I don't understand why some people will only accept a guitar if it has an instantly recognizable guitar sound. Finding ways to use the same guitar people have been using for 50 years to make sounds that no one has heard before is truly what gets me off.— Jeff Beck
The most heartwarming Jeff Beck quotes that will inspire your inner self
After I saw Jimmy [Hendrix] play, I just went home and wondered what the f*** I was going to do with my life.
The Strat covers the complete spectrum of human emotion .
. the tremolo enables you to do anything - you can hit any note known to mankind
Nowadays music is as disposable as a McDonald's wrapper.
I've never stuck around long enough to know if anyone would miss me.
That's rock 'n' roll, though. Here today, gone tomorrow.
I was interested in the electric guitar even before I knew the difference between electric and acoustic. The electric guitar seemed to be a totally fascinating plank of wood with knobs and switches on it. I just had to have one.
It's a diabolical business. I can't imagine how hellish it must be to be hounded like Amy Winehouse and people like that. I have a little peripheral place on the outskirts of celebrity, when I go to premieres and that sort of stuff, which is as close as I want to get.
A lot of solos I hear sound so incredible, but they sound like somebody practicing. They sound a bit soulless - fiery, but at the same time, lacking in spirit and soul.
... by far the most astonishing guitar player ever has got to be Django Reinhardt ... Django was quite superhuman, There's nothing normal about him as a person or a player.
If you were to plot my success or failure, it goes, it very seldom stays on a high plateau.
There was mass hysteria in the Chess Recording Studio when I did the "Shapes of Things" solo ... they weren't expecting it, and it was just some weird mist coming from the East out of an amp.
When Jazz broke through in England, I remember sneaking to listen on the radio much to my parent's disapproval.
I do hear snippets on the radio. I do hear a little bit of me, sometimes great chunks of me. But I have to take that as a compliment; there's no way you can get sour grapes about that. But if somebody starts taking your whole new thing lock, stock, and barrel, and do their own version of it before you do it, that's not on.
I never really felt at home with that - the headbands, the roses, the feet, the peace sign, all that bollocks. That wasn't me at all; I felt like a fish totally out of water during the mid-'60s thing.
I play the way I do because it allows me to come up with the sickest sounds possible. That's the point now isn't it?
At the end of the day, there are a hell of a lot of notes being played out there and I defy the average middle-American or the average punter to differentiate between them.
I cherish my privacy, and woe betide anyone who tries to interfere with that.
If you don't have an album or you don't have any tune, you can't start.
I wanted to be in Rolling Stone number two with a tomorrow feel to it, like an experimental Rolling Stones with Jagger singing.
I don't care about the rules. In fact, if I don't break the rules at least 10 times in every song then I'm not doing my job properly.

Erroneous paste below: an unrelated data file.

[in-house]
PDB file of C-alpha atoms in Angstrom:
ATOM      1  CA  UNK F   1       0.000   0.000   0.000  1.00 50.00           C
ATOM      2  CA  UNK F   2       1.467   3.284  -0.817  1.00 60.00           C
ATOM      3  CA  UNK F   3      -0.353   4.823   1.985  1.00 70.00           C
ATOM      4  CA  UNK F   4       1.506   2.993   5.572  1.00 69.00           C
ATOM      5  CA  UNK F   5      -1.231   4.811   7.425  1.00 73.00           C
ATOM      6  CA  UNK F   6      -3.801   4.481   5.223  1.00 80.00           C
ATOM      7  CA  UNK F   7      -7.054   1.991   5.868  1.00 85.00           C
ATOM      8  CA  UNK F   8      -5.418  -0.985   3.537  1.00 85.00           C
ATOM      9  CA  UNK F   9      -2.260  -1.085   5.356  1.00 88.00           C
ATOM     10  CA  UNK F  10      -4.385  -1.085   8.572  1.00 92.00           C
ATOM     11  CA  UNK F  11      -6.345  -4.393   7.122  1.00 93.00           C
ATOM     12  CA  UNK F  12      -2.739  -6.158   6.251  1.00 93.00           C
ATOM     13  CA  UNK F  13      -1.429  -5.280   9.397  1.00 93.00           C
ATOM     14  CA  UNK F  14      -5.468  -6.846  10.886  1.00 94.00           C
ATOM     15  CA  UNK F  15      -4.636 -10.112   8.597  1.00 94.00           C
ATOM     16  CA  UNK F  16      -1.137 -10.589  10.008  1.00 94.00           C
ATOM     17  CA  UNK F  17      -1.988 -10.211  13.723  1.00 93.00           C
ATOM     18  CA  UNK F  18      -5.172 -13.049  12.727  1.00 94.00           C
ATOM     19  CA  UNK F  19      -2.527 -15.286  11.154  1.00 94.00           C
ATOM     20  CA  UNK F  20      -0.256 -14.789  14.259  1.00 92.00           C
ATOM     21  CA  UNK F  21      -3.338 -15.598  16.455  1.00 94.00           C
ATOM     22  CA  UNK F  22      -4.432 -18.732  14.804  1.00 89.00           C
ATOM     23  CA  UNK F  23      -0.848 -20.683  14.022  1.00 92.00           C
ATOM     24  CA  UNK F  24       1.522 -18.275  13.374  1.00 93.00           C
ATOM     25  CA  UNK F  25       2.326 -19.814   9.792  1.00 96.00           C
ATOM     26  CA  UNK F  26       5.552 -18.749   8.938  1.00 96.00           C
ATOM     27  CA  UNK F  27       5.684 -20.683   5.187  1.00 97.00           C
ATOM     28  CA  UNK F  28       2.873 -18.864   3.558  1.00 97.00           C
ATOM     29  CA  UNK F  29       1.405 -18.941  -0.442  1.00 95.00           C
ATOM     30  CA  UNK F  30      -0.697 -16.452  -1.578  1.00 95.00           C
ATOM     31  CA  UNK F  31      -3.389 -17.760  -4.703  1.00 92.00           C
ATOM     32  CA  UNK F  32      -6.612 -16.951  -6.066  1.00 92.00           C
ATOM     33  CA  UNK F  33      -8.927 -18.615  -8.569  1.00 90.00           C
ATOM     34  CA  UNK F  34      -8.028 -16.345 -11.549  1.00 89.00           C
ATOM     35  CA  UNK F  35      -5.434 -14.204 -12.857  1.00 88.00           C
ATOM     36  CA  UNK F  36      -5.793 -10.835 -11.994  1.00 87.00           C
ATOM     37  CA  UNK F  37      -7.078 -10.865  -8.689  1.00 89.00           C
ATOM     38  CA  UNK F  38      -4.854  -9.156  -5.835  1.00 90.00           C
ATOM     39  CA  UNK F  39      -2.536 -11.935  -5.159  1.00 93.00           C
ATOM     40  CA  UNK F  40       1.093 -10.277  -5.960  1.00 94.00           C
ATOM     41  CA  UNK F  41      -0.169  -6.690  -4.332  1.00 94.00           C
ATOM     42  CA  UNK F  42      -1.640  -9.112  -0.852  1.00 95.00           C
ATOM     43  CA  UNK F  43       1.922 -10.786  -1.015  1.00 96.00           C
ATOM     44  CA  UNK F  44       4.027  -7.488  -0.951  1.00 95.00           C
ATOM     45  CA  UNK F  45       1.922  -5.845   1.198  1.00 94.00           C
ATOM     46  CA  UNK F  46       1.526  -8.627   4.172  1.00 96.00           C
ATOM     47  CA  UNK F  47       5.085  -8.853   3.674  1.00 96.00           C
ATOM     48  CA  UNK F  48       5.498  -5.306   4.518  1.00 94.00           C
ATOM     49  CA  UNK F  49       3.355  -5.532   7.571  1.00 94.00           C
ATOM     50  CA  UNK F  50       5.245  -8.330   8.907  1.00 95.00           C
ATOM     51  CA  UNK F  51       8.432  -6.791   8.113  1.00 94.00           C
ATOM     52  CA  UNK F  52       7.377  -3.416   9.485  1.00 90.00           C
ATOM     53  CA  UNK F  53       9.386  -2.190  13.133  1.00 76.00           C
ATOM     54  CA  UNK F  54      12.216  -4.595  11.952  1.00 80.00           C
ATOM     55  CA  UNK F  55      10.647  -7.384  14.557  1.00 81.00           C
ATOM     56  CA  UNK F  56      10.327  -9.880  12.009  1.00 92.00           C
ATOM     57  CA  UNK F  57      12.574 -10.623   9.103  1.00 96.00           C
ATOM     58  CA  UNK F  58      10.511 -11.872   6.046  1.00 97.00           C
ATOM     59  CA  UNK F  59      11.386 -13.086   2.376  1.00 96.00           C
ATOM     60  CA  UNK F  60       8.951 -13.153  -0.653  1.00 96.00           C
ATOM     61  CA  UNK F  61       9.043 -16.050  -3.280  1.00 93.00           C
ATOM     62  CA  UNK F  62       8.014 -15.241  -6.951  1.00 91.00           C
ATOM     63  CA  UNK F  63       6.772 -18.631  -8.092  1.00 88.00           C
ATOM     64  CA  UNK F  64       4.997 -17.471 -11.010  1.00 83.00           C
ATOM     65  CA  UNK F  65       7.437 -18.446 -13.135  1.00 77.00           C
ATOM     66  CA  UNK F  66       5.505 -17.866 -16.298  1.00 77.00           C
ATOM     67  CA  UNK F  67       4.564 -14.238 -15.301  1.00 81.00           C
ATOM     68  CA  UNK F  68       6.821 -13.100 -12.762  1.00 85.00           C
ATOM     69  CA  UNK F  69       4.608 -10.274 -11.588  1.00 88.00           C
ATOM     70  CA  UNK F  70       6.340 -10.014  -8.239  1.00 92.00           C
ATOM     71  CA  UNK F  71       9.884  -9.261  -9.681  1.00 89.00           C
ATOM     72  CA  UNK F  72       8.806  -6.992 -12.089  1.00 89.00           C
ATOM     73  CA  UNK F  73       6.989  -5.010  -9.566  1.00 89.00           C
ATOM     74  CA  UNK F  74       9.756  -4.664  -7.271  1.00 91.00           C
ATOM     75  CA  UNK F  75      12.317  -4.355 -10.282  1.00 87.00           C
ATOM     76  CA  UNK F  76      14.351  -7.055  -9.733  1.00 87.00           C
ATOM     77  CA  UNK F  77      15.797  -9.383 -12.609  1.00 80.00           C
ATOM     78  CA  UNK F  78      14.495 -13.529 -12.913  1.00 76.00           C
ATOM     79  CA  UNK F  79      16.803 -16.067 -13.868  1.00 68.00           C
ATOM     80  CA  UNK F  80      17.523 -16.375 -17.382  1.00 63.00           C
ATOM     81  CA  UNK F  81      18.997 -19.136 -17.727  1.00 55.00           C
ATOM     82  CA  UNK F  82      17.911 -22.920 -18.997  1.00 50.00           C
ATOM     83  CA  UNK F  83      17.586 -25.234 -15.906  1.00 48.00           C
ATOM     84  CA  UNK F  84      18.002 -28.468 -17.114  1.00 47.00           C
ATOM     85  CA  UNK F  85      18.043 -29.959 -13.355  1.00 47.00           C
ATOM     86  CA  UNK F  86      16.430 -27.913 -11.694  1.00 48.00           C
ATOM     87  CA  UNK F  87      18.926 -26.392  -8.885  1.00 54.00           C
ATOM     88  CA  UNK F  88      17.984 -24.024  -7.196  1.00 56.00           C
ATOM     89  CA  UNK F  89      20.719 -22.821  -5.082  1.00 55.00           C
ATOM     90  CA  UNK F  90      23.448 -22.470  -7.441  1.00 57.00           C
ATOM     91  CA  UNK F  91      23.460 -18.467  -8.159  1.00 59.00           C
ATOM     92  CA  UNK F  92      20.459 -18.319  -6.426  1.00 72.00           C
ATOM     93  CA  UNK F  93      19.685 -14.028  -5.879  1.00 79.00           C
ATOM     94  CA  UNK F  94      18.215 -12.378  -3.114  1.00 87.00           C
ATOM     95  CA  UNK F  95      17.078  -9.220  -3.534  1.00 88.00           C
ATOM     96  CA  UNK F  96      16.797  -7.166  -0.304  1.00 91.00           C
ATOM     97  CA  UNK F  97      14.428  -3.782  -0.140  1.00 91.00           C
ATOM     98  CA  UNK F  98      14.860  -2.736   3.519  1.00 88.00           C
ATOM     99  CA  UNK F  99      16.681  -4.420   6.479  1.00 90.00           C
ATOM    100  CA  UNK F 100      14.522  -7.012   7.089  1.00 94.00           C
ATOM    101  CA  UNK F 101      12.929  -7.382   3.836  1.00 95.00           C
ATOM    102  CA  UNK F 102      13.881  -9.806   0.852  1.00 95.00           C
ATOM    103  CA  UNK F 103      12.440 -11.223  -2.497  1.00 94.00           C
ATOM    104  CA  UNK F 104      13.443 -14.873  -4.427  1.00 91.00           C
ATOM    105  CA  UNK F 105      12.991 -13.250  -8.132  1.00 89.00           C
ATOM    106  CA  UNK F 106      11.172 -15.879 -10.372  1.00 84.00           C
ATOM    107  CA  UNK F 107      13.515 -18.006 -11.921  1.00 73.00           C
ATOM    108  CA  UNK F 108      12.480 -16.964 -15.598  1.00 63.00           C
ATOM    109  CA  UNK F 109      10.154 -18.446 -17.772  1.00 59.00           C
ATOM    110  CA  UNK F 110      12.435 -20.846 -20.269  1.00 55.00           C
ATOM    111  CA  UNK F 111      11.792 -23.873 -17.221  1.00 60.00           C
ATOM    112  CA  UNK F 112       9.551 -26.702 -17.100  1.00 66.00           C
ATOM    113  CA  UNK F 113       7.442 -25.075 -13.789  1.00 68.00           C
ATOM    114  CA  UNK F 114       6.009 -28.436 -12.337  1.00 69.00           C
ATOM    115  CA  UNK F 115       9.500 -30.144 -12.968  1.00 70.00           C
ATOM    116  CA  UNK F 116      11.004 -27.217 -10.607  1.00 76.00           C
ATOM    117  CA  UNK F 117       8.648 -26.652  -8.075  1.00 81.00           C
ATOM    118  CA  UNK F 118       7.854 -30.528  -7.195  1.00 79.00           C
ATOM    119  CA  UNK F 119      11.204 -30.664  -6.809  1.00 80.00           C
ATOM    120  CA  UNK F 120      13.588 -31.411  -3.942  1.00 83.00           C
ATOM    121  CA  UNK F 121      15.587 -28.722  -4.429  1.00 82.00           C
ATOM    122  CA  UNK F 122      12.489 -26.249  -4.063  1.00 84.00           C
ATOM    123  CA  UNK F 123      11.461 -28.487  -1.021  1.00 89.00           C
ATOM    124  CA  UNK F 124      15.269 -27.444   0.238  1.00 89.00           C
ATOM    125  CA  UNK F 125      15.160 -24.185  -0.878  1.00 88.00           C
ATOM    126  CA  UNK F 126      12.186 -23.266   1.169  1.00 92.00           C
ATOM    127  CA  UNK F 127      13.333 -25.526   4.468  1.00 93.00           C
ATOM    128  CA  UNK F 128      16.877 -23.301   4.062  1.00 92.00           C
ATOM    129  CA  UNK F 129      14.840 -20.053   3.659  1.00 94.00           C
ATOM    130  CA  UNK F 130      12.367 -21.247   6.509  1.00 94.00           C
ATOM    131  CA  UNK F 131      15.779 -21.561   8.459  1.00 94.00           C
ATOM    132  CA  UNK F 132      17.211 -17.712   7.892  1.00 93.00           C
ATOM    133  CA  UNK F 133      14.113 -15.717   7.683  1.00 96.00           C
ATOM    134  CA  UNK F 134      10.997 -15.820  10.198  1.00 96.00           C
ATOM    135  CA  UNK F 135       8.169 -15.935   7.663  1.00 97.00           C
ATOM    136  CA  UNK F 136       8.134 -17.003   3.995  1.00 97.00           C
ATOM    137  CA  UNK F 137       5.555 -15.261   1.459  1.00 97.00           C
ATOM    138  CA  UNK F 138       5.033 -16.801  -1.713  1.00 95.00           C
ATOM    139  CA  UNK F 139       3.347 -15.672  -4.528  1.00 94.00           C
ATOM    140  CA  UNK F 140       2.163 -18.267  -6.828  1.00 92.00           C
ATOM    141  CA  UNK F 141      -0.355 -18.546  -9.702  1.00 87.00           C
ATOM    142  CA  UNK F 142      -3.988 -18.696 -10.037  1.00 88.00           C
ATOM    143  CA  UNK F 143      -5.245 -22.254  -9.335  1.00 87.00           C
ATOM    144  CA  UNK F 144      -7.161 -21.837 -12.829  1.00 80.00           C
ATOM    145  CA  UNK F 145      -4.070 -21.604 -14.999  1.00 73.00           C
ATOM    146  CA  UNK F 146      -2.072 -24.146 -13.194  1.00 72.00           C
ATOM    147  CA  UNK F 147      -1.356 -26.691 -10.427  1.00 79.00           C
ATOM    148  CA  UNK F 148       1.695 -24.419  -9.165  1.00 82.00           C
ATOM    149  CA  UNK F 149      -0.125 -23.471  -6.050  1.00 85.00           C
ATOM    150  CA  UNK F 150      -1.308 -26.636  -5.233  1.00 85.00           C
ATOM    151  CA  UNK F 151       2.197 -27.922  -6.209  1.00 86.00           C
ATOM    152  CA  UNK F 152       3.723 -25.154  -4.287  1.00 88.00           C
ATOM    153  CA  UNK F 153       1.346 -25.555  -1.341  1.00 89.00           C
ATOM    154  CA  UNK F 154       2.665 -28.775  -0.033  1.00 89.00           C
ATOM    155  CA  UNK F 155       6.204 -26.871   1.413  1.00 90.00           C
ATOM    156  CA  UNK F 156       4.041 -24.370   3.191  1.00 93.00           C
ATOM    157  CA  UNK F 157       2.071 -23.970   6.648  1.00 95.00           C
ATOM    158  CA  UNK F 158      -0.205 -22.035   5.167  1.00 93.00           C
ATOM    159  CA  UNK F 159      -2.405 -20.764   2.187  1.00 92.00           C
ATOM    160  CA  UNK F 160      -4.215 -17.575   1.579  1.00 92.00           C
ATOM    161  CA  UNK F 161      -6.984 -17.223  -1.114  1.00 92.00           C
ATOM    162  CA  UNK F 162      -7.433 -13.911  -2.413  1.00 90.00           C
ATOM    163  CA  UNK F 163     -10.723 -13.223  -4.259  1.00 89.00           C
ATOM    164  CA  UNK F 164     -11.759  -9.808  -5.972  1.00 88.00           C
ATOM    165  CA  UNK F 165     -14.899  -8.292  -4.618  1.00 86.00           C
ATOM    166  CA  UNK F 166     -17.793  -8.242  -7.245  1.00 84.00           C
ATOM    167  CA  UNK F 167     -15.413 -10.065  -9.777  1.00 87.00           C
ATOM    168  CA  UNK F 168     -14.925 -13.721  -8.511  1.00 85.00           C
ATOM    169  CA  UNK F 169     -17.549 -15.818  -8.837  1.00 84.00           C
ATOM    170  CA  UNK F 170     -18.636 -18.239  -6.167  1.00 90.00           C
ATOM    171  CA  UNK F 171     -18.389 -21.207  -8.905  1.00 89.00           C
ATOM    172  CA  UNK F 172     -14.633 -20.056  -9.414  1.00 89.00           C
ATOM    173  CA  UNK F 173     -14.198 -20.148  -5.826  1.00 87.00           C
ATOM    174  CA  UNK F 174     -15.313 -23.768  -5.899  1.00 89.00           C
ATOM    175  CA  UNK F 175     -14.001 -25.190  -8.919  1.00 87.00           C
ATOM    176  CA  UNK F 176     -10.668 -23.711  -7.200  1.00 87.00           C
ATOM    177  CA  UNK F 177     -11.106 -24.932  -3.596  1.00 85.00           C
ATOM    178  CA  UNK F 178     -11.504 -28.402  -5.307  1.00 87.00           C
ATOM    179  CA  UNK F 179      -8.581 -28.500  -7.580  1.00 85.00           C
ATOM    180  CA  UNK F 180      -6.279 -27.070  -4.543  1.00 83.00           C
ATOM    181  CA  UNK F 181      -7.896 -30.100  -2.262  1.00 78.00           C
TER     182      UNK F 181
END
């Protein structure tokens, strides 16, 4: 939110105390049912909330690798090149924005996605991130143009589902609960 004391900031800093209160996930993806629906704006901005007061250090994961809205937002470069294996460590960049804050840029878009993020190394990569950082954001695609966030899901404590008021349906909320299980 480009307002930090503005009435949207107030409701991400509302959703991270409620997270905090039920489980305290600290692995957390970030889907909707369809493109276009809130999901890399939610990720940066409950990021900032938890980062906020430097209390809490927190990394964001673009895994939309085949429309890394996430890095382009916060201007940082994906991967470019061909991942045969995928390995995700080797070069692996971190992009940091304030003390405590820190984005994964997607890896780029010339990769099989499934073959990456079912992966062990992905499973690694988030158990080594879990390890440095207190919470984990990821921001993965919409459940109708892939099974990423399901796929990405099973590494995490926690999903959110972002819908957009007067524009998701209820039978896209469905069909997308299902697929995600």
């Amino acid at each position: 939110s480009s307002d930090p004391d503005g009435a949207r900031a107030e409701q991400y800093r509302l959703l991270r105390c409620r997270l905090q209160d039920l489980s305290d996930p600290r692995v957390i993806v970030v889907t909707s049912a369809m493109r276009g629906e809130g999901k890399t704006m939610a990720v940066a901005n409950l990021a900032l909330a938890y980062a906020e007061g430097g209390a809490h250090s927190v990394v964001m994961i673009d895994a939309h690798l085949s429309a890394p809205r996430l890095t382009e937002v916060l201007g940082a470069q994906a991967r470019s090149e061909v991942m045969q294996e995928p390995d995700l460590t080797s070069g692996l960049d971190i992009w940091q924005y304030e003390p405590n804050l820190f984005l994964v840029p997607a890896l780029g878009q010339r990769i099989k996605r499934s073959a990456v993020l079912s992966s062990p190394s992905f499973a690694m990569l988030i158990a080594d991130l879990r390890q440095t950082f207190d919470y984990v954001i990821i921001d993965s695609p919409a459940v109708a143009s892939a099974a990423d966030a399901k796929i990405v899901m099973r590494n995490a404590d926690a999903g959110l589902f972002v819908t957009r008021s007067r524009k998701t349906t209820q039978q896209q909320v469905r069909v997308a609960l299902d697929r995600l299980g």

I'm a very emotional person. If I've got something on my mind, that would stop me from giving my best.
I don't care about the rules, if I don't break the rules at least 10x every song then I'm not doing my job.
London is a dead duck, as far as innovative new music is concerned, unless you want to have your head blown off with some outrageous, rubbish, pounding dance music.
I've tried to become a singer with the guitar and not let any technological licks run my life. Just write the licks and play them as best as I can as a part rather than ad libbing.
That old funny-shaped bit of wood is still staring me in the face every day saying 'come on, you haven't started yet!' It's infinite.
Can't stand it. Too many amps, too much volume, it's just flat-out ear assault. Speedy guitars leave me not feeling detached but physically upset. When you think of all the subtleties that were built into the guitar and amps for you to discover they completely cover the whole lot with a rack of effects. The guitar doesn't need that.
Some are skeptical. My mom thought the guitar was going to fizzle out in two weeks, that it was just a fad-and that was in 1958.
I'm happy in English studios. I just feel like there's no pressure anywhere.
I play purely from the heart, y'know, and so if it doesn't work the first couple of hours, forget it.
I would have loved to have been two people, but I was determined not to devote my entire life to my career.
My first wife said, 'It's either that guitar or me,' you know -- and I give you three guesses which one went.
If you can make it sound exciting with a joke drum machine, you know you've got something.
I like an element of chaos in music. That feeling is the best thing ever, as long as you don't have too much of it.
As long as there's something original going on, that's all that matters.
Things turn out better by accident sometimes. But you can't organize accidents.
I was really small when jazz broke through in England and I can still remember sneaking off to the living room to listen to it on the radio - much to my parent's disapproval.
I try to become a singer. The guitar has always been abused with distortion units and funny sorts of effects, but when you don't do that and just let the genuine sound come through, there's a whole magic there.